Being Prepared

Communications Plan

Family Communications

Your family may not be together when disaster strikes, so have a plan on how to communicate with each other in emergencies.

Complete a contact card for each adult family member. (These can be found on the Two Weeks Ready Page.) Keep these cards in easy to access locations. You can also keep emergency information on smart phones. Additionally, complete contact cards for each child in your family. Put the cards in their backpacks or book bags.

Woman holding cell phone photograph

Family Communication Tips

Identify a contact such as a friend or relative who lives out-of-state for household members to notify they are safe. It may be easier to make a long-distance phone call than to call across town, so an out-of-town contact may be easier to facilitate communications among separated family members.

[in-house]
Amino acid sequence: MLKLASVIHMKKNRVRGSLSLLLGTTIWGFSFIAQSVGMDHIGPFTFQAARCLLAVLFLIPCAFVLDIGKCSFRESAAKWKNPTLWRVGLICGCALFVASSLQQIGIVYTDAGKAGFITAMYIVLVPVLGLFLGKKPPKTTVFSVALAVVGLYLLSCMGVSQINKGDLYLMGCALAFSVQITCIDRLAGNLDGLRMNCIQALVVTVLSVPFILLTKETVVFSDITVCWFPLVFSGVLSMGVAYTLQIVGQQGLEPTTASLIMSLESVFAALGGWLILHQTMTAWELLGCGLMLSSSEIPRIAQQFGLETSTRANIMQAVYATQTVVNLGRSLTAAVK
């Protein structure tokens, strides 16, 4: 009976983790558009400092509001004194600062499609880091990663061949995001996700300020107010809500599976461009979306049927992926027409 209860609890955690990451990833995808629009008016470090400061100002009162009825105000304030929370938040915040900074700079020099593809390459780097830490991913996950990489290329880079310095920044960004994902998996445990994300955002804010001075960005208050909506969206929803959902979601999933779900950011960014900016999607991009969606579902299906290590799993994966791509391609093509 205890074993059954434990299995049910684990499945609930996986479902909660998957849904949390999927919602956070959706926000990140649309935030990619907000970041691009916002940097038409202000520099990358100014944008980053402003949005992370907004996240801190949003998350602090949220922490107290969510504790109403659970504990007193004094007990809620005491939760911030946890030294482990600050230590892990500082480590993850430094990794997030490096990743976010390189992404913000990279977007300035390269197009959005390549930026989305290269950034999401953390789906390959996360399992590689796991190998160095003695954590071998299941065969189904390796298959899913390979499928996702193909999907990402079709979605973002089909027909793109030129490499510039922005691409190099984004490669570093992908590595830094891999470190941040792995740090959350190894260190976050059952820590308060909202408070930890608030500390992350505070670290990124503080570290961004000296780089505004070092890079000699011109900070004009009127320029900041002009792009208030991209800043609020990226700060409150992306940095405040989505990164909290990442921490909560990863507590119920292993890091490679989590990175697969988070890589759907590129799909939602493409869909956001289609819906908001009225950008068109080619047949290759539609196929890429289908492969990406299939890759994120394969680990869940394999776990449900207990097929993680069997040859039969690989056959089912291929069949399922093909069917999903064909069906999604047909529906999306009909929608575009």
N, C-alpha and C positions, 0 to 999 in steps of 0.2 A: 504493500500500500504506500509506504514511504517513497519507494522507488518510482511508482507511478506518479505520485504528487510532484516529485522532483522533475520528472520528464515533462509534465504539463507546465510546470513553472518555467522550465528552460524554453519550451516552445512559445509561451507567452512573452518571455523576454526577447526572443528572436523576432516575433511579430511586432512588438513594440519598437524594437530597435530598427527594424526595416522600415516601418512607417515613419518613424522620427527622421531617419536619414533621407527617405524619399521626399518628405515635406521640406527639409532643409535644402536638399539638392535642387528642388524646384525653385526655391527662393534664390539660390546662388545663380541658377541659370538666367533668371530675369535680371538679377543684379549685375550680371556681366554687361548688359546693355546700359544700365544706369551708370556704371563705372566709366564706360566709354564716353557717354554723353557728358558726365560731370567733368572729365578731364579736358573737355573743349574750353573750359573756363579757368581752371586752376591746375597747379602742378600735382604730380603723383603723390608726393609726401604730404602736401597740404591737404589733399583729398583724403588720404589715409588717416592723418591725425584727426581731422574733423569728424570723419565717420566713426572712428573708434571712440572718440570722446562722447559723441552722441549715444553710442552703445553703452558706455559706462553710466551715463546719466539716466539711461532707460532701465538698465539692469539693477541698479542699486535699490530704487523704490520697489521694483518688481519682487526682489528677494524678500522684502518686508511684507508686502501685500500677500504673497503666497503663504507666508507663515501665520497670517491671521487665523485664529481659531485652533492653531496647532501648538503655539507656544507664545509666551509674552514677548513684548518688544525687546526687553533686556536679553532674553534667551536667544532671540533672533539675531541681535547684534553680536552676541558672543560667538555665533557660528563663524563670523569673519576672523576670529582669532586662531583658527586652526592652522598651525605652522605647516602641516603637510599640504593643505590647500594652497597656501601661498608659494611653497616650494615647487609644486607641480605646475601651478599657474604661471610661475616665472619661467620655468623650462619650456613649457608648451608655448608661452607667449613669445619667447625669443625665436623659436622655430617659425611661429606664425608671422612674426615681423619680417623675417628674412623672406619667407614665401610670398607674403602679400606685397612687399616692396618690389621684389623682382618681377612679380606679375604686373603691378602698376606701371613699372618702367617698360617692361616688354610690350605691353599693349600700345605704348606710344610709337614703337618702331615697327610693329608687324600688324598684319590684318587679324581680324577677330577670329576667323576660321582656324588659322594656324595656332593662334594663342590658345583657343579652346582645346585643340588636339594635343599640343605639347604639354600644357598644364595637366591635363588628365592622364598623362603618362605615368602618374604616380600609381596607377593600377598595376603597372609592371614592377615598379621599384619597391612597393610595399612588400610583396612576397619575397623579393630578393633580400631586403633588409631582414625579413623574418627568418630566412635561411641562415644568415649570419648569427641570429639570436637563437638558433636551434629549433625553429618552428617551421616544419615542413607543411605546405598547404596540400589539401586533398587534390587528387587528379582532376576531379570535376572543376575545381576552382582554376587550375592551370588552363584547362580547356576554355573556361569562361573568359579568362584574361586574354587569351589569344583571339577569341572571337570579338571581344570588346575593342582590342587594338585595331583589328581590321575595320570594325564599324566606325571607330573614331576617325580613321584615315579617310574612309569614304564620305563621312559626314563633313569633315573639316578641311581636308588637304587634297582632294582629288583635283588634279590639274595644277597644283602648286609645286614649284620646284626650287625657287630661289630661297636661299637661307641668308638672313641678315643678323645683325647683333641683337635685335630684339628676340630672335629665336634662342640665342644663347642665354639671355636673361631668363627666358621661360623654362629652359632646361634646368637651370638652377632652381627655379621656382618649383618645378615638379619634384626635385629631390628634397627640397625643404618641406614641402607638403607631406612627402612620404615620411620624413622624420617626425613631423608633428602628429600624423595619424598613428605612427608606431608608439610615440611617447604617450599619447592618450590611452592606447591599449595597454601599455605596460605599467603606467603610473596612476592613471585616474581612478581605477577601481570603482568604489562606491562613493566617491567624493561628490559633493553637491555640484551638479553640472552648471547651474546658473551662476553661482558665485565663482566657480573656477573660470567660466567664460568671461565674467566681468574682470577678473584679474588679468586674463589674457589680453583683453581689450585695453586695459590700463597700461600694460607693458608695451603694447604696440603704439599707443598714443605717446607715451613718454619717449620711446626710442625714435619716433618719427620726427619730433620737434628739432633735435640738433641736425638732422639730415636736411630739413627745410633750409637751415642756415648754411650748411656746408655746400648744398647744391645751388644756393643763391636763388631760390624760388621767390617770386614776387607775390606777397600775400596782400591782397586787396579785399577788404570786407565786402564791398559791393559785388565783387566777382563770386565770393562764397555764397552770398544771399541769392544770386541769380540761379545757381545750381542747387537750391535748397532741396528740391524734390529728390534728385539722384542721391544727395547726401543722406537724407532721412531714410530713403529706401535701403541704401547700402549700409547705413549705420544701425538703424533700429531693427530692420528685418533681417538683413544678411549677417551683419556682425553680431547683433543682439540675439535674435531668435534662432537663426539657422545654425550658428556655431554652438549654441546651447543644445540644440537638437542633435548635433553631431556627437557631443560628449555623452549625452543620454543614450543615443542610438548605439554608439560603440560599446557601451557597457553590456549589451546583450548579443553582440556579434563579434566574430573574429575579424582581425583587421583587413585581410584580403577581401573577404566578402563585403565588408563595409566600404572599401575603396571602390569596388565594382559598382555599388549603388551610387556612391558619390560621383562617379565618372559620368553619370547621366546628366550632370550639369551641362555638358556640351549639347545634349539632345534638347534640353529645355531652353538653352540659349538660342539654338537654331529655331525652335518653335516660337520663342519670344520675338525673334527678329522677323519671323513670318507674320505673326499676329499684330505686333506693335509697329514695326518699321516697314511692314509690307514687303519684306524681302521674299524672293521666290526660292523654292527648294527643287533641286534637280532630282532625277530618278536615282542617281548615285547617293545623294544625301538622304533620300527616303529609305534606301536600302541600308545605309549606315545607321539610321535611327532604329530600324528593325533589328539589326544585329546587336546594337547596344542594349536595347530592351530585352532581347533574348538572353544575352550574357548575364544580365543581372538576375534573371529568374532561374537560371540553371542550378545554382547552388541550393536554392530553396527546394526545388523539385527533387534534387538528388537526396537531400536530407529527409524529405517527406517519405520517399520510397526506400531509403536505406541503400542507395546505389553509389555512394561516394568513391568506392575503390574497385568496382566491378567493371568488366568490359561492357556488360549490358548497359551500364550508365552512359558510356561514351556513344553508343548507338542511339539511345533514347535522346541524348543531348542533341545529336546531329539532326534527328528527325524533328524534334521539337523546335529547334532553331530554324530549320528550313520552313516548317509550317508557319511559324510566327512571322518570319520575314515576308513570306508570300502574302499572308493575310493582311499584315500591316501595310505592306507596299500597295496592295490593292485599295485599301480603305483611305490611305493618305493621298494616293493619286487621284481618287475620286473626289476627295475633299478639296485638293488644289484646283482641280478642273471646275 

Be sure every member of your family knows the phone number and has a cell phone, or a prepaid phone card to call the emergency contact. If you have a cell phone, program that person(s) as "ICE" (In Case of Emergency) in your phone. If you are in an accident, emergency personnel will often check your ICE listings in order to get a hold of someone you know. Tell your family and friends that you’ve listed them as emergency contacts.

Family members should know how to use text messaging. Text messages will often work when voice calls don't.

Subscribe to alert services. Many Wyoming communities now have systems that will send instant text alerts or e-mails to let you know about bad weather, road closings, local emergencies, etc. Sign up by contacting your local emergency management or homeland security office. You can also find the links to sign up for your area on the county contacts page.

More information is available at